The Bulletin of JADS No. 5 (June 1996)
Editor-in-Chief: Takeshi MIZUTANI
Editorial Board: Hirofumi KIMURA, Toshio CHIHAYA, Hatsuki NISHIO, Hiroyuki HATANO, Michiyo YANASE
The Role and Function of Libraries in Art Museums*
Nancy S. Allen - No.5, p. 11-19. 1996.
*Original text from a paper presented at the JADS 7th Lecture Meeting held at the National Museum of Modern Art, Tokyo, on March 28, 1995. Japanese translation also printed in p. 3-10.
RESUME: The major museums of the United States were founded in the late-19th/early 20th century with a desire to education the community and libraries were an important feature of these new institutions. The services provided include selecting all materials and contributing their cataloging to a national bibliographic database. Collaborative programs, many sponsored by the Research Libraries Group, have brought collective power to museum libraries and fostered cooperative preservation, acquisition, and cataloging projects.
All major museums are run by professional librarians with a masters in library science and often graduate work in art history. Museum librarians are increasingly involved in the automation of information about the art collections of the institution.
Educating Art Librarians*
Nancy S. Allen - No.5, p.31-42. 1996.
*Original text from a paper presented at the JADS 8th Lecture Meeting held at the Keio University Library on March 30, 1995. Japanese translation also printed in p. 20-30.
RESUME: In the 1980's the course taught at Simmons College Graduate School of Library and Information Science focused exclusively on the literature of art and the management of art libraries. The course has been expanded to include: Generation, management and dissemination of art information in art libraries, visual collections, and museums. Examination of art historical methodology and impact of new technologies on research; challenges of developing collections with unique format materials; developments in cooperative art preservation projects for printed and visual materials; inter relatedness of automated documentation projects in libraries, archives, visual collections, and museums. Students are assigned topics to research for presentation in a class seminar. Each student undertakes an internship of 60 hours to provide experience in a library, museum, or art related institution. The education of art librarians is a process of life long learning. Professional organizations, professional literature, and conferences all assist art librarians in networking with colleagues and in remaining current on new developments within the field throughout their careers.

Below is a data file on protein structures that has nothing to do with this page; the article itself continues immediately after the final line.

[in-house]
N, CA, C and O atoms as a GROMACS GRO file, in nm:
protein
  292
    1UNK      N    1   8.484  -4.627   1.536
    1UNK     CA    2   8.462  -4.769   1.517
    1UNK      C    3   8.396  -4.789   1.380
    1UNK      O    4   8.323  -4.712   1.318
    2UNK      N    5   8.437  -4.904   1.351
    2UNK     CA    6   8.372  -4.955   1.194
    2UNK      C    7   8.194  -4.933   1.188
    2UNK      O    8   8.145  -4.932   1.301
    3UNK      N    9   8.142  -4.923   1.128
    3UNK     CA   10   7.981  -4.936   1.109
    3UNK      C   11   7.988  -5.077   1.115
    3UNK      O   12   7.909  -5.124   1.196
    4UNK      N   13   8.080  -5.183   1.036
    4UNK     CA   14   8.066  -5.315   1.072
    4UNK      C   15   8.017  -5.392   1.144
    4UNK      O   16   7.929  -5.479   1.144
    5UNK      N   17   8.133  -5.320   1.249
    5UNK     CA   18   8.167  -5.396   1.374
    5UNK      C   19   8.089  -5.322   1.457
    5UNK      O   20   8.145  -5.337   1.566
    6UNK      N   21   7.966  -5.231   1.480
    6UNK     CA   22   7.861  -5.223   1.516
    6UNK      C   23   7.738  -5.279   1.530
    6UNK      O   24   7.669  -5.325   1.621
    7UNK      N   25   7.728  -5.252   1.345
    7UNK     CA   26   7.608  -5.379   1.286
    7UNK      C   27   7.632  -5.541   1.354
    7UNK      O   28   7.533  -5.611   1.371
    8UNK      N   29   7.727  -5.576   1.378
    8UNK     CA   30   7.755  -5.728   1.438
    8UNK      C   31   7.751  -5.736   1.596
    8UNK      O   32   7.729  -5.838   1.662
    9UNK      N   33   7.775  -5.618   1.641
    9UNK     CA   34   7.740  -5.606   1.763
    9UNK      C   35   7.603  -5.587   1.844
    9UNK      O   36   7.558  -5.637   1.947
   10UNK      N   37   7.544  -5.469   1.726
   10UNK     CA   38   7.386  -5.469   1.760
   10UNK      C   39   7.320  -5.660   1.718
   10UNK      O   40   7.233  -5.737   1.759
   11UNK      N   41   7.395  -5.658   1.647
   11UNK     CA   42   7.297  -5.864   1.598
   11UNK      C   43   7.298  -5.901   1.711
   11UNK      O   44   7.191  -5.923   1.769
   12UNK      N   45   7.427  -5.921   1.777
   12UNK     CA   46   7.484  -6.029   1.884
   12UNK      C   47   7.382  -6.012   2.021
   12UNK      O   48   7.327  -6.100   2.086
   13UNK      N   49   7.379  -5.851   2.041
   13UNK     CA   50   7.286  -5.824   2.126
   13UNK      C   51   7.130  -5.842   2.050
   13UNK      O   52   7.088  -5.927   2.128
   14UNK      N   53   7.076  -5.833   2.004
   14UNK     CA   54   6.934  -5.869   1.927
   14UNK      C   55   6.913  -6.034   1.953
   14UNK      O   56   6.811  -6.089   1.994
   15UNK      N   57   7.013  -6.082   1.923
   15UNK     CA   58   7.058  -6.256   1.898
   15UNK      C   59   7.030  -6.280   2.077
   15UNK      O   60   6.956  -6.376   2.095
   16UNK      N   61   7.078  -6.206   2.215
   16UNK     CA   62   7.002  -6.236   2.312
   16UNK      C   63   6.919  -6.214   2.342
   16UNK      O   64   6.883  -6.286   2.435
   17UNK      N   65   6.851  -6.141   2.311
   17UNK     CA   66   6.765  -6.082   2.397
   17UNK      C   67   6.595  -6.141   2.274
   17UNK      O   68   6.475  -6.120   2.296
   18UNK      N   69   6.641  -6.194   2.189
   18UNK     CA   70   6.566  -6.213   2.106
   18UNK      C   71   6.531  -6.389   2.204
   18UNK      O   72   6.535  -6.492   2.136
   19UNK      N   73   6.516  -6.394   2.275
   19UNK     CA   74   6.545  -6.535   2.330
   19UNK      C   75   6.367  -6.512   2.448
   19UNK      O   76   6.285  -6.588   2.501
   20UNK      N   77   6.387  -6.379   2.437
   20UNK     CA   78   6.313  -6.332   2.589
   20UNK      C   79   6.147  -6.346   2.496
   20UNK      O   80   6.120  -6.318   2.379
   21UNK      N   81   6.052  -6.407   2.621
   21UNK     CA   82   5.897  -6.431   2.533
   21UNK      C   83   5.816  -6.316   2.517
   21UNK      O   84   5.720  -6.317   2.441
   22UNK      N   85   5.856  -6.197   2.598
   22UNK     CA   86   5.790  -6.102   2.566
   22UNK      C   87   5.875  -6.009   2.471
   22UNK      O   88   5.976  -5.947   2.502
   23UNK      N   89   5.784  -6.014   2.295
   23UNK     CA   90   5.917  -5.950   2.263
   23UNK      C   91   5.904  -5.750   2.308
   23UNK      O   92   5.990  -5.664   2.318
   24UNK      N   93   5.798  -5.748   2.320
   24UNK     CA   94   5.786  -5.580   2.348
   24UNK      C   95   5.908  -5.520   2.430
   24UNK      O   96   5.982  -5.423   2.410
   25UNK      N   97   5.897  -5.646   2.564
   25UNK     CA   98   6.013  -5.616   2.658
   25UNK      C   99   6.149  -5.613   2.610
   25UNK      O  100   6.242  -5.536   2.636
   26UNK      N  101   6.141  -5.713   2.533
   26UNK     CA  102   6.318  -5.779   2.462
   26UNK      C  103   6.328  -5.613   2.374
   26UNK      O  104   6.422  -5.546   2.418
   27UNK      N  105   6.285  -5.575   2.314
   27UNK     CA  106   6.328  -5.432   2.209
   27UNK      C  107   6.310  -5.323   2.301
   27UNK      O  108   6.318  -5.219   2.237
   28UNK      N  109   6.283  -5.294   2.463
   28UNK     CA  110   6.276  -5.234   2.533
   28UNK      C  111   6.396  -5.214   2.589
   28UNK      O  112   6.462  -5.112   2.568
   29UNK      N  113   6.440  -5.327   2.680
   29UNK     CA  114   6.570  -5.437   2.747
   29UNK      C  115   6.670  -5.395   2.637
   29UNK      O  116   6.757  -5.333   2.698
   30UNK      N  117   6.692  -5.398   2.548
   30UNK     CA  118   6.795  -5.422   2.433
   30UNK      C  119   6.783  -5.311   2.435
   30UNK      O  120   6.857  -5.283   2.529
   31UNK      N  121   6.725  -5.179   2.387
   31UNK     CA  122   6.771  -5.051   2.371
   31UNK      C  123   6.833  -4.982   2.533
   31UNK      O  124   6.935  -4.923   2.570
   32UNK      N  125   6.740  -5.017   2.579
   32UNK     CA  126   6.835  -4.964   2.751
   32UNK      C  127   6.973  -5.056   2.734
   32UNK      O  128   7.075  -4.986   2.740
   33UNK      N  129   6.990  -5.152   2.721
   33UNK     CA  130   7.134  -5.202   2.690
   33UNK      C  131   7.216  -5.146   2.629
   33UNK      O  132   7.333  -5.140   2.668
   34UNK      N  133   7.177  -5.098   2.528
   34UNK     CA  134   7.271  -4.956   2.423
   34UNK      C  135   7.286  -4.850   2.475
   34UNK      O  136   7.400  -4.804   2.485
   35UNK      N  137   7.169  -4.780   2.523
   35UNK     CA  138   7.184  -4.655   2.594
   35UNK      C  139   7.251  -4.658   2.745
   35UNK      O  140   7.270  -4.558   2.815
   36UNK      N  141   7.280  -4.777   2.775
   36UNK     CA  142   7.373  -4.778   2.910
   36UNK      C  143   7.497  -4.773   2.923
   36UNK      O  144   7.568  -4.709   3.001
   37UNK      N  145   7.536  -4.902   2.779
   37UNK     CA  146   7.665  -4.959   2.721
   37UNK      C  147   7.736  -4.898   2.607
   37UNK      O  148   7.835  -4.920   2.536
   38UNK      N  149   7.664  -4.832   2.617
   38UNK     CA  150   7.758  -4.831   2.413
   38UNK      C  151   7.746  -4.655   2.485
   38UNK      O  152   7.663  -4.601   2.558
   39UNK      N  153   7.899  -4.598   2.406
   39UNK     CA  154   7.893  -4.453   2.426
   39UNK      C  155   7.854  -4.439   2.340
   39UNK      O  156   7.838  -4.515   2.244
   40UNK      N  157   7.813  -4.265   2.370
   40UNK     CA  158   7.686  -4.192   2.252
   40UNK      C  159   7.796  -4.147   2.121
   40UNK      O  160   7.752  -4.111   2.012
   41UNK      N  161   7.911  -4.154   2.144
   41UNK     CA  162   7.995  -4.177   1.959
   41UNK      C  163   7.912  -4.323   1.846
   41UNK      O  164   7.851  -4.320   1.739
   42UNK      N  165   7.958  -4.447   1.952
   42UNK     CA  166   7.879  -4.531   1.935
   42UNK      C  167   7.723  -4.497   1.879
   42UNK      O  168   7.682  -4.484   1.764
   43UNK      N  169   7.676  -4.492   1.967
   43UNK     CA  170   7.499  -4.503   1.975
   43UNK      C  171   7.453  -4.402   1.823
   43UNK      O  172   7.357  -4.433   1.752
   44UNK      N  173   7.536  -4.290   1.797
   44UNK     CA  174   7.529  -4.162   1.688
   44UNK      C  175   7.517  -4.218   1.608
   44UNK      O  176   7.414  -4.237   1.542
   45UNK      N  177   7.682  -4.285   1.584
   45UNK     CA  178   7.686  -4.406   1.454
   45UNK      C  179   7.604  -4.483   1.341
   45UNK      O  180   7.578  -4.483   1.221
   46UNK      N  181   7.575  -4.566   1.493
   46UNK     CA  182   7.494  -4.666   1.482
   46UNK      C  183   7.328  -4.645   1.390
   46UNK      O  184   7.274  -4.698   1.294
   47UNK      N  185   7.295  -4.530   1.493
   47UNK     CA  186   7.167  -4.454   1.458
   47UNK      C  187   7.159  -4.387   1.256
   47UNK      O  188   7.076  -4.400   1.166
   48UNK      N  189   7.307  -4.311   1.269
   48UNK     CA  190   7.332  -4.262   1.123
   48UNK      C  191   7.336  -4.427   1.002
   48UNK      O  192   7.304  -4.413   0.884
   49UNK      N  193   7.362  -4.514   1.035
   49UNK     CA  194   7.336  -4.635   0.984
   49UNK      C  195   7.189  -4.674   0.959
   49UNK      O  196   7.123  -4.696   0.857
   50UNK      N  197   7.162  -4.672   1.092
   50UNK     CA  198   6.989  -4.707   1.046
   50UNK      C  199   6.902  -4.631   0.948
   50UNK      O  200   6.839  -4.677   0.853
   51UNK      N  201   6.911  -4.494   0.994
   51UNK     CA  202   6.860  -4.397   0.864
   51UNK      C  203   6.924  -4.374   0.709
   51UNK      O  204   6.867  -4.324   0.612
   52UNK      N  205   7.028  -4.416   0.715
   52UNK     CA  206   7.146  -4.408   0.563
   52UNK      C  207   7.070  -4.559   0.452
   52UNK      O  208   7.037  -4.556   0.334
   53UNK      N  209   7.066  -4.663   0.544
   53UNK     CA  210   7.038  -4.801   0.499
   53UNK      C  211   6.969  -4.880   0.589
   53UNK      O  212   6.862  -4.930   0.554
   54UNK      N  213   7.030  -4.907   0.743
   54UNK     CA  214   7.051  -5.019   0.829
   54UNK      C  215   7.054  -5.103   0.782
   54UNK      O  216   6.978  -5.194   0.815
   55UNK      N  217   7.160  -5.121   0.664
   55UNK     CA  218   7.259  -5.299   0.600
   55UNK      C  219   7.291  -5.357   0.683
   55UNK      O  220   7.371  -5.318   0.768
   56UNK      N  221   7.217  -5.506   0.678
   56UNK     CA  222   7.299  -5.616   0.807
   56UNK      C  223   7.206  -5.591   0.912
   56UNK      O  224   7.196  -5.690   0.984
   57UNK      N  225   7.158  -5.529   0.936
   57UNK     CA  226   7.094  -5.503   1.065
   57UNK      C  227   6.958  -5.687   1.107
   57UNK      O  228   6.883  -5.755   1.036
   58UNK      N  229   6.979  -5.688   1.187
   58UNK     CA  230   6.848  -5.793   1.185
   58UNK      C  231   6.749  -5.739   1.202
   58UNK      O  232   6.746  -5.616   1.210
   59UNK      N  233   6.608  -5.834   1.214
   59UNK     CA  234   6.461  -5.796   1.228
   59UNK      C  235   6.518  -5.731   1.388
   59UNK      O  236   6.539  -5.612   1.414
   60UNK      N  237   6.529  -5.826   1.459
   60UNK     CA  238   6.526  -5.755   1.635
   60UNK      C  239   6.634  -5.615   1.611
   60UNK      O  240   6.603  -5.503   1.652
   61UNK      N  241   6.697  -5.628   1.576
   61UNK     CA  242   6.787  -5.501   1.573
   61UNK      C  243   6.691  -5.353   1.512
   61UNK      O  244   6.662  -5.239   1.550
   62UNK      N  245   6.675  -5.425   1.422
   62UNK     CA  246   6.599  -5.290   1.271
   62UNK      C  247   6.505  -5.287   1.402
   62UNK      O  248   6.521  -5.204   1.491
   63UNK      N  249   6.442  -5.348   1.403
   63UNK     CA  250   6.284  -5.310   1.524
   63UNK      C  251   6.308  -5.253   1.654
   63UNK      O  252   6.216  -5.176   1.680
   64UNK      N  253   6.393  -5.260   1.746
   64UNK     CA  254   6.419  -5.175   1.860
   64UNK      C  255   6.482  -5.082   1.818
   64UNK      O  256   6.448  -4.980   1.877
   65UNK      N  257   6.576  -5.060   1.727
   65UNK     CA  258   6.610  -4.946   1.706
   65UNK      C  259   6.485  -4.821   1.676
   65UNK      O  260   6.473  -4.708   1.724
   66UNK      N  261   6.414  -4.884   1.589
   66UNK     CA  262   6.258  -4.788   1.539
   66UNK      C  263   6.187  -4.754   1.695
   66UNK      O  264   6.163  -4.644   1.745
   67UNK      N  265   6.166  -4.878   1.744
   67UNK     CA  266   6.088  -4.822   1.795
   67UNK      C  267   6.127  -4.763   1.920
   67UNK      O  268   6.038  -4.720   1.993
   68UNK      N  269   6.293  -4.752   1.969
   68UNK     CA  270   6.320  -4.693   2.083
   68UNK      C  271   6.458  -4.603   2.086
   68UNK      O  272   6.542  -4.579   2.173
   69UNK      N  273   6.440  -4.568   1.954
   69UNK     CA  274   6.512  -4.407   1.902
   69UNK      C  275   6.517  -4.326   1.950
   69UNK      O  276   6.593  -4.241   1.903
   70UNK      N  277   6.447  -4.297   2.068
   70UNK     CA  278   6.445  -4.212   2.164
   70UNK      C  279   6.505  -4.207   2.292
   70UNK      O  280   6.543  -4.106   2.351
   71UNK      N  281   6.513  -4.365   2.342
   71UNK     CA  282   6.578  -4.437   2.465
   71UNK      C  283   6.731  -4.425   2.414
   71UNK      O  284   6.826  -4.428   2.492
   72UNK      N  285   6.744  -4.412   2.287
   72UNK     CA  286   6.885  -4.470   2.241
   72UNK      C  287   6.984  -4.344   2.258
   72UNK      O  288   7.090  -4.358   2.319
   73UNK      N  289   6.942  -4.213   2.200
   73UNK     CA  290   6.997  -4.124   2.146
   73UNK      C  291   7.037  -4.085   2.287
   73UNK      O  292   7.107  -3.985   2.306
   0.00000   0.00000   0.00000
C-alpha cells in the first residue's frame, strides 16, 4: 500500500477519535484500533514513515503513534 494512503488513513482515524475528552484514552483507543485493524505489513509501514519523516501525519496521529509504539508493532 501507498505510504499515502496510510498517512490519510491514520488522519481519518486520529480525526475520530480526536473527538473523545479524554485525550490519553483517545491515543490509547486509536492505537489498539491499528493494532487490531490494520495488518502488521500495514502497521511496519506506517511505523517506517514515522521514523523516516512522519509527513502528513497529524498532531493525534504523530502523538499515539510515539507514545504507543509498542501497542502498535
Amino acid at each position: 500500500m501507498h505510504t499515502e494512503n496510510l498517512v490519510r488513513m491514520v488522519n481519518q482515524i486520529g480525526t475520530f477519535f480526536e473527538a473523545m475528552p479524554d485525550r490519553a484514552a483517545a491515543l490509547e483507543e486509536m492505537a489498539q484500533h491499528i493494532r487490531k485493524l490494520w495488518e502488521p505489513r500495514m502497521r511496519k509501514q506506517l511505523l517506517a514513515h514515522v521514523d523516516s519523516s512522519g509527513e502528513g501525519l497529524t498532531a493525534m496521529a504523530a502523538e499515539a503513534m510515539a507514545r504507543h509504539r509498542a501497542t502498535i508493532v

Meanings of Ms. Nancy S. Allen's Visit to Japan
Takeshi MIZUTANI - No.5, p.43-46. 1996.
RESUME: In March, 1995, the National Museum of Modern Art, Tokyo cordially invited Ms. Nancy S. Allen, Director of Information Resources of Museum Fine of Arts, Boston to Tokyo and she gave two open lectures. One was entitled "The Role and Function of Libraries in Museums" and the other was "Educating Art Librarians", which was based on her educational career at Simmons College Graduate School of Library and Information Science. In the former lecture, she described how the library developed and achieved the effective functions in two hundred years' history of the museum. Just before writing her texts of the lectures, she was appointed as Director of Information Resources of the museum, she talked about her new tasks on the development of a museum-wide, automated collections information management system for objects. In the latter lecture, the audience was intensely impressed that she recognized her students as the future colleagues of art librarians and understood how she lead them to acquire the practical manners of real works in art librarianship and art documentation. Today both in Japanese museums and libraries, the needs for development of art librarianship/art documentation is becoming tangible, Ms. Allen's lectures based on her rich experiences have significant meanings for us. Members of JADS and the author sincerely thank to Ms. Allen's kindness, especially for preparing the excellent texts in her new tasks as Director of Information Resources.